Scientifically the process of fermentation breaks down food in a pre-digestion that increases the amounts of vitamins (especially B vitamins & vitamin C), minerals, protein and improves absorbability of nutrients. The enzyme inhibitor Oxalic acid found in green leafy vegetables is inhibited releasing important minerals like Calcium. The bacteria that conduct the fermentation contribute probiotics to the intestines reducing digestive discomfort and boosting the immune system. The bacteria themselves produce enzymes. These enzymes help the body to digest, to reduce inflammation, and prevents gas and bloating.
Did you know that 80% of our immune system is in our gut and primarily depends on the bacteria that live there? Did you know that there are more bacterial cells than human cells in our body?! Traditional fermented foods are a great way to improve the flora of our intestines and maintain health.
In my wintery Canadian climate fermented vegetables allow me to consume the necessary vitamins and minerals normally obtained from a diet of fresh foods during the spring and summer. A novel yet traditional idea that provides us with an alternative to importing vegetables from the other side of the world.
So, how do I make it?
What is so great about Cabbage you ask? It beautifies the skin, benefits digestion and moistens the intestines. High in sulfur, iodine, and vitamin C, which also makes it great for the thyroid and metabolism.
- Cut up any veggies you want: cabbage, kale, radish, carrot, beet, chard etc etc, the options are limitless!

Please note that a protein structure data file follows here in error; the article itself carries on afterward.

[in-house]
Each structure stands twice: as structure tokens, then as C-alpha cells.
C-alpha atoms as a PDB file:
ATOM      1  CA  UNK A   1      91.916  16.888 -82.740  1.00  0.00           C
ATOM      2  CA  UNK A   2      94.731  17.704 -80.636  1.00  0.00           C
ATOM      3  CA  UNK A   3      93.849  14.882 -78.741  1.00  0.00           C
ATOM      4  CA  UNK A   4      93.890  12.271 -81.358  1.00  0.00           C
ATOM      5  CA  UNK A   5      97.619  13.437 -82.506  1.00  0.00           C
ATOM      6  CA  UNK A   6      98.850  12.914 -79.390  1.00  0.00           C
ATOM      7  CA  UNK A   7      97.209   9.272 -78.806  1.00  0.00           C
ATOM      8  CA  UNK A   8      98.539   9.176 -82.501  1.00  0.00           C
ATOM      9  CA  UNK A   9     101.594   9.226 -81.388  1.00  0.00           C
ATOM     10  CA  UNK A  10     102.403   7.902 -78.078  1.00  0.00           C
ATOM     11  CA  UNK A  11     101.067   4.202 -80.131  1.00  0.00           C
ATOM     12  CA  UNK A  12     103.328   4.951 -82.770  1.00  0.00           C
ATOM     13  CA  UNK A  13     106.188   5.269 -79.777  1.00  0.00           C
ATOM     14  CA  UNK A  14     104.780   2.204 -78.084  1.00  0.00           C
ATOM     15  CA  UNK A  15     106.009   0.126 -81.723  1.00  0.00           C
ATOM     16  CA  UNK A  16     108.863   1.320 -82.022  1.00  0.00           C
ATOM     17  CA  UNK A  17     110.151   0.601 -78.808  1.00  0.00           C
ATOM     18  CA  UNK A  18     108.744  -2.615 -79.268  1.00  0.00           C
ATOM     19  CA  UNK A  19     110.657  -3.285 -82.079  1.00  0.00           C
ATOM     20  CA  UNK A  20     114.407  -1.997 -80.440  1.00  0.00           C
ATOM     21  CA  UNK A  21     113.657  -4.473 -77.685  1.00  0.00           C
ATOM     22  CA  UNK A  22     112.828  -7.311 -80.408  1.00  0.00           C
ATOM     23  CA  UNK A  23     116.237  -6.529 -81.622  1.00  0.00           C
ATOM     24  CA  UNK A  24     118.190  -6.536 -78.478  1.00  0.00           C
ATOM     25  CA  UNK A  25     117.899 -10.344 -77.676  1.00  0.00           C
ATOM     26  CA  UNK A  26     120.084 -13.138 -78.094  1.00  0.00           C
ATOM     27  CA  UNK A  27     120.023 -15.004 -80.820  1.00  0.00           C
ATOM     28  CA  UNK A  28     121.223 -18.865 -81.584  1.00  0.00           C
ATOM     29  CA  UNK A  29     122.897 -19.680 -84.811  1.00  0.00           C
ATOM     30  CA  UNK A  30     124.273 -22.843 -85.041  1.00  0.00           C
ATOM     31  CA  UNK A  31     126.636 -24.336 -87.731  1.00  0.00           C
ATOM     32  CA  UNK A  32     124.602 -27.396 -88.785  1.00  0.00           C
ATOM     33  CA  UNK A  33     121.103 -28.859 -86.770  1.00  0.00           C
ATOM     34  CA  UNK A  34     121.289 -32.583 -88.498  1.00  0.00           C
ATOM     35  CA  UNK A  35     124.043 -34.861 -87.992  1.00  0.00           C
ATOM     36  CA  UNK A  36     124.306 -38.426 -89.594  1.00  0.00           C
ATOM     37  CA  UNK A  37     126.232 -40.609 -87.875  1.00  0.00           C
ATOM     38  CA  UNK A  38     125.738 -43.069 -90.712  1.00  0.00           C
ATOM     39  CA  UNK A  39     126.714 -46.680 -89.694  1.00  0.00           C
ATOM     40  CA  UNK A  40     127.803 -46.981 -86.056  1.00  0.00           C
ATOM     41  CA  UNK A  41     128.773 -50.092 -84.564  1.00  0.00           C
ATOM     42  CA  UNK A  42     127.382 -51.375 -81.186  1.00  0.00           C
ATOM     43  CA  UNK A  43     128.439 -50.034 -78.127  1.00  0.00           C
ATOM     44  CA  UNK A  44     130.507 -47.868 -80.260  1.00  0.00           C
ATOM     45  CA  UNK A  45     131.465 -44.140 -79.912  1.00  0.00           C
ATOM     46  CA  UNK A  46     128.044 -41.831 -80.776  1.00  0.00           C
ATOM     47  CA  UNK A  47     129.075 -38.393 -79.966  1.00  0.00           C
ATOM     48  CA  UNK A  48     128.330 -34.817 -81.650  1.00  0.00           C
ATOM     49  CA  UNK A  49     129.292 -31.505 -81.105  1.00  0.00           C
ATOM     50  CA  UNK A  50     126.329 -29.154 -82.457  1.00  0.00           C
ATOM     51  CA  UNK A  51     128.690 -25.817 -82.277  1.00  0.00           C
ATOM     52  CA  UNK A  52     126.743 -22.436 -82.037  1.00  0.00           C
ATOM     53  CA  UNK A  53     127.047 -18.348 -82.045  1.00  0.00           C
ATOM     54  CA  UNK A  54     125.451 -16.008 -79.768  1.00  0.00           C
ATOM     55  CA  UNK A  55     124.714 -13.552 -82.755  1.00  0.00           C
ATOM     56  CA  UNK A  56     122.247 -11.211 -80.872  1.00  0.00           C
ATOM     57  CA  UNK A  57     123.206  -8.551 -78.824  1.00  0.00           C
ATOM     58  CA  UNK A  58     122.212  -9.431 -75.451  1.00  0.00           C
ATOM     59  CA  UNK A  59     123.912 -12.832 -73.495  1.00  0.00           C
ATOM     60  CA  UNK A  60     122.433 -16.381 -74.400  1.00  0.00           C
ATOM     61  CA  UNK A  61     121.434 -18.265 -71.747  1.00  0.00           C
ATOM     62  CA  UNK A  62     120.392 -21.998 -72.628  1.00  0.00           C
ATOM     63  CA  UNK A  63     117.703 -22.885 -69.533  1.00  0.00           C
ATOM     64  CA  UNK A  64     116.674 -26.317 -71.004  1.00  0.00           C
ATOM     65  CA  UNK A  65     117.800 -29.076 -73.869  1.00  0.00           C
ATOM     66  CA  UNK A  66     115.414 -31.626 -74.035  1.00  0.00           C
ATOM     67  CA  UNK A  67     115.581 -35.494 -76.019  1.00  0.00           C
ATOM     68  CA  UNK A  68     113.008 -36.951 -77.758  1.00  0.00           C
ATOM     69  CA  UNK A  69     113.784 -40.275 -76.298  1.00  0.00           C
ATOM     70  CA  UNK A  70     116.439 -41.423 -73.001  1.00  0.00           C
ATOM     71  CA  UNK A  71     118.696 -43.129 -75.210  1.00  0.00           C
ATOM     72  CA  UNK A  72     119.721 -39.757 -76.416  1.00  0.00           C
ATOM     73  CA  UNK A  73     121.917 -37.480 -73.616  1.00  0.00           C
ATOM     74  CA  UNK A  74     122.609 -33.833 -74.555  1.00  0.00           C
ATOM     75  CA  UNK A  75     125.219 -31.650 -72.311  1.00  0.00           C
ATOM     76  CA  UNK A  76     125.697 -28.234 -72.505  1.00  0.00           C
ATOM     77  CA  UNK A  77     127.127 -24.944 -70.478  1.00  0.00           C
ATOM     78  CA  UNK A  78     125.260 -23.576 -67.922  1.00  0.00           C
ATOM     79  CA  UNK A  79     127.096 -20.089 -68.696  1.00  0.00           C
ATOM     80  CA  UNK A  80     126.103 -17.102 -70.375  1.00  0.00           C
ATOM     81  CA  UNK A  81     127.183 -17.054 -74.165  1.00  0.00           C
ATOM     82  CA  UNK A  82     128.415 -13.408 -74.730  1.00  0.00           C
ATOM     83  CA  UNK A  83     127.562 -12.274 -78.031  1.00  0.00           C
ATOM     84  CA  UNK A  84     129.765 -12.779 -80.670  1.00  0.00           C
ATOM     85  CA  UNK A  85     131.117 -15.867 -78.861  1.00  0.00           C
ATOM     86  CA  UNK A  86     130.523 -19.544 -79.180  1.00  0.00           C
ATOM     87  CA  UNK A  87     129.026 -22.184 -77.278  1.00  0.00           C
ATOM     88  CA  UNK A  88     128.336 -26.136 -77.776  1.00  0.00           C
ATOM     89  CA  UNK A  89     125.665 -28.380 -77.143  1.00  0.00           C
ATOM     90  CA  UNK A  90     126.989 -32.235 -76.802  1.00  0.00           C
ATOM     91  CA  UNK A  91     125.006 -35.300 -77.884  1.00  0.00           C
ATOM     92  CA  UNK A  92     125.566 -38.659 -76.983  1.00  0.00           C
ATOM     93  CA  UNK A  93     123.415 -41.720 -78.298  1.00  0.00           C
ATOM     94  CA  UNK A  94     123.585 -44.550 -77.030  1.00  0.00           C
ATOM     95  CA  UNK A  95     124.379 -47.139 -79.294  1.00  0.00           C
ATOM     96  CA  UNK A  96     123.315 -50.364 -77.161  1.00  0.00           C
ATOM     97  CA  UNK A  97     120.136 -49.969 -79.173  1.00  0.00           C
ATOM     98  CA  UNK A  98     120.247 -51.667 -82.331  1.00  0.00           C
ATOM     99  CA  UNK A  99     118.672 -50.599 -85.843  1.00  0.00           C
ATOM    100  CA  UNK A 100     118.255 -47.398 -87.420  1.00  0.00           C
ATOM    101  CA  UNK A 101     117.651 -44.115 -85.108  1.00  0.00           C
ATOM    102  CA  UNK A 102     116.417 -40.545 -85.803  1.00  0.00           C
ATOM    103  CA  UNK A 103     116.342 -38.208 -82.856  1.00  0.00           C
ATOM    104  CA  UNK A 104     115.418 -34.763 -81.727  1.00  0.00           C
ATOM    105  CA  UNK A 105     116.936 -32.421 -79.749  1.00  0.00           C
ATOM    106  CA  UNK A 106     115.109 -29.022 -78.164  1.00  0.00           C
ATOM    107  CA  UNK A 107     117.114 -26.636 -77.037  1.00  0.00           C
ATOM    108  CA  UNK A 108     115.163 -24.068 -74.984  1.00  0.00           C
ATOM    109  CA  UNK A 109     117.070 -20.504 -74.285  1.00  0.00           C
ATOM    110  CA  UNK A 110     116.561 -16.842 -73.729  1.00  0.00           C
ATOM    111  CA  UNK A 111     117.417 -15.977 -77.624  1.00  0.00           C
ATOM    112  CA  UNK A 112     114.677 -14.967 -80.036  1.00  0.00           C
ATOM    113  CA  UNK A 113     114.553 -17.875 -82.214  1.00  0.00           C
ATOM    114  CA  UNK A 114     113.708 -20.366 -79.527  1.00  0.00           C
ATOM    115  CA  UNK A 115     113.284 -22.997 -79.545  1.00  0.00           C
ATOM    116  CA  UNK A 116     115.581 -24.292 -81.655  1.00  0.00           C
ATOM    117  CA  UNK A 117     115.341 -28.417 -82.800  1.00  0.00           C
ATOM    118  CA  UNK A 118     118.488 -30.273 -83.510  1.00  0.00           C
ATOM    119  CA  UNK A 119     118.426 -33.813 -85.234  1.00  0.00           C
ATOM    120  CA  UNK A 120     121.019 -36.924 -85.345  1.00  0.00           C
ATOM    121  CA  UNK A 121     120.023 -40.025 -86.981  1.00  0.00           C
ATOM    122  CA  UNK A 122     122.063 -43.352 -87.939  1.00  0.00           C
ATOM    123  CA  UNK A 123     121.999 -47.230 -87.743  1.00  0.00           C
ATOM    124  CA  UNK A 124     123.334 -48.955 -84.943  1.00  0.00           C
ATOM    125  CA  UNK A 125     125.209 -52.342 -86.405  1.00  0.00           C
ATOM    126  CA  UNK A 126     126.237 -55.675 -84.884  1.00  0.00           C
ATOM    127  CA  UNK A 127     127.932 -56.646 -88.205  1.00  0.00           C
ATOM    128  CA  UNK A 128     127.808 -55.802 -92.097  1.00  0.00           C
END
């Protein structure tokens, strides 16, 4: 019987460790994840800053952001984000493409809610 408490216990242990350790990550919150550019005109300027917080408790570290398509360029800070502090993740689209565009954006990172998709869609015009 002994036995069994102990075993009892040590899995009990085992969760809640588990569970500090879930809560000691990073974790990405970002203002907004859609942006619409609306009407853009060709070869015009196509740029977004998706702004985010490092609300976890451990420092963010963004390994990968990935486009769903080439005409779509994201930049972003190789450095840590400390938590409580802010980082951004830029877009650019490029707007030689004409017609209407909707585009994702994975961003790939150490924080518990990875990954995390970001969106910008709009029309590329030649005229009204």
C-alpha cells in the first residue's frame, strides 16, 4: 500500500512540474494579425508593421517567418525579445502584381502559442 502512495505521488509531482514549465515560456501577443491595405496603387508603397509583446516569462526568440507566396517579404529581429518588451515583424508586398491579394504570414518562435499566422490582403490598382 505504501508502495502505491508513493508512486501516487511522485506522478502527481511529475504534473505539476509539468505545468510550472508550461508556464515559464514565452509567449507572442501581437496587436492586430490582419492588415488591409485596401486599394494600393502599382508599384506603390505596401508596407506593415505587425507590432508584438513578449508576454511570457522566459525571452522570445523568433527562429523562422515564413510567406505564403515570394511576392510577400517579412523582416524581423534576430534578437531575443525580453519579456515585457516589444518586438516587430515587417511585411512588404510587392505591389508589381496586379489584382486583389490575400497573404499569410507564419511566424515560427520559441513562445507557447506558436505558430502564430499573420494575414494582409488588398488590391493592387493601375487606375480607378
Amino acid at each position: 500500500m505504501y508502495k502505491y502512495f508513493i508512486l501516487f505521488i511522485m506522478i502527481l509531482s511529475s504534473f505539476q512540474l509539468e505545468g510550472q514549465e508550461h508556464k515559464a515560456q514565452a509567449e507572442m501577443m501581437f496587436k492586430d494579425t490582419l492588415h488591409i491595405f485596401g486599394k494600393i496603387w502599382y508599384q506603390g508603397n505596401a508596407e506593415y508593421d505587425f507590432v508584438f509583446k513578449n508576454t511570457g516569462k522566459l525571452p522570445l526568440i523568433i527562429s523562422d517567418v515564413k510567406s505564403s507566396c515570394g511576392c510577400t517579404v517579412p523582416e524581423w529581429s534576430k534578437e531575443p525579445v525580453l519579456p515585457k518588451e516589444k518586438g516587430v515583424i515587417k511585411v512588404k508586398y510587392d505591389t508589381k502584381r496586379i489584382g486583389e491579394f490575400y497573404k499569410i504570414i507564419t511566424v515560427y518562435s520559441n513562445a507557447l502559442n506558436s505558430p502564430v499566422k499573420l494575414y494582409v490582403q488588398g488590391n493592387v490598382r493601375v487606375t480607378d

- Add enough salt to taste and mash up with your hands until the vegetables let go of some of their water and gets a little slimy.
- Press down into a crock until the juices rise above the vegetables. Flavour as you like. Caraway seeds and Juniper berries are common in sauerkraut.
- Cover well and let sit in a warm place.
- Check your ferment daily and give it your LOVE! Later you and your family will ingest that love!
- Press down your ferment daily so all the gas bubbles rise to the top and again the liquid rises above the vegetables.
- When it tastes sour and delicious it is ready!
If there is any green moldy stuff or scum that grows on the surface. Just scoop it off, add it to your compost and forget it was ever there! Mold can only grow in the presence of Oxygen, so it will only grow on the surface of your ferment. (Trust me, I’m a Microbiologist!)
You can prevent mold by pressing the vegetables below the surface of the liquid.
hot on elephant
A letter to the Anger that refuses to Leave Me. 1,407 share Learn to Rock your Social Media & Write Mindfully with Waylon Lewis & Elephant’s Editors. 5 shares 2017 is The Year of Kali, Goddess of Endings & Beginnings. 21,203 shares If you Love her, Don’t Destroy Her. 14,289 shares The Best Marriage Advice from a Divorced Woman. 2,069 shares How to Disentangle ourselves from Karmic Relationships that Drive us Crazy. 160 shares The True Meaning of Friday the 13th (isn’t what we think). 5,261 shares The Technique that helps me make Decisions under Pressure (& has Saved my Life More than Once). 376 shares The 6 Best Spiritual Teachings of Wayne Dyer to help us Get Over Ourselves. 1,858 share Use This Buddhist Practice to Overcome Self-Doubt. 425 shares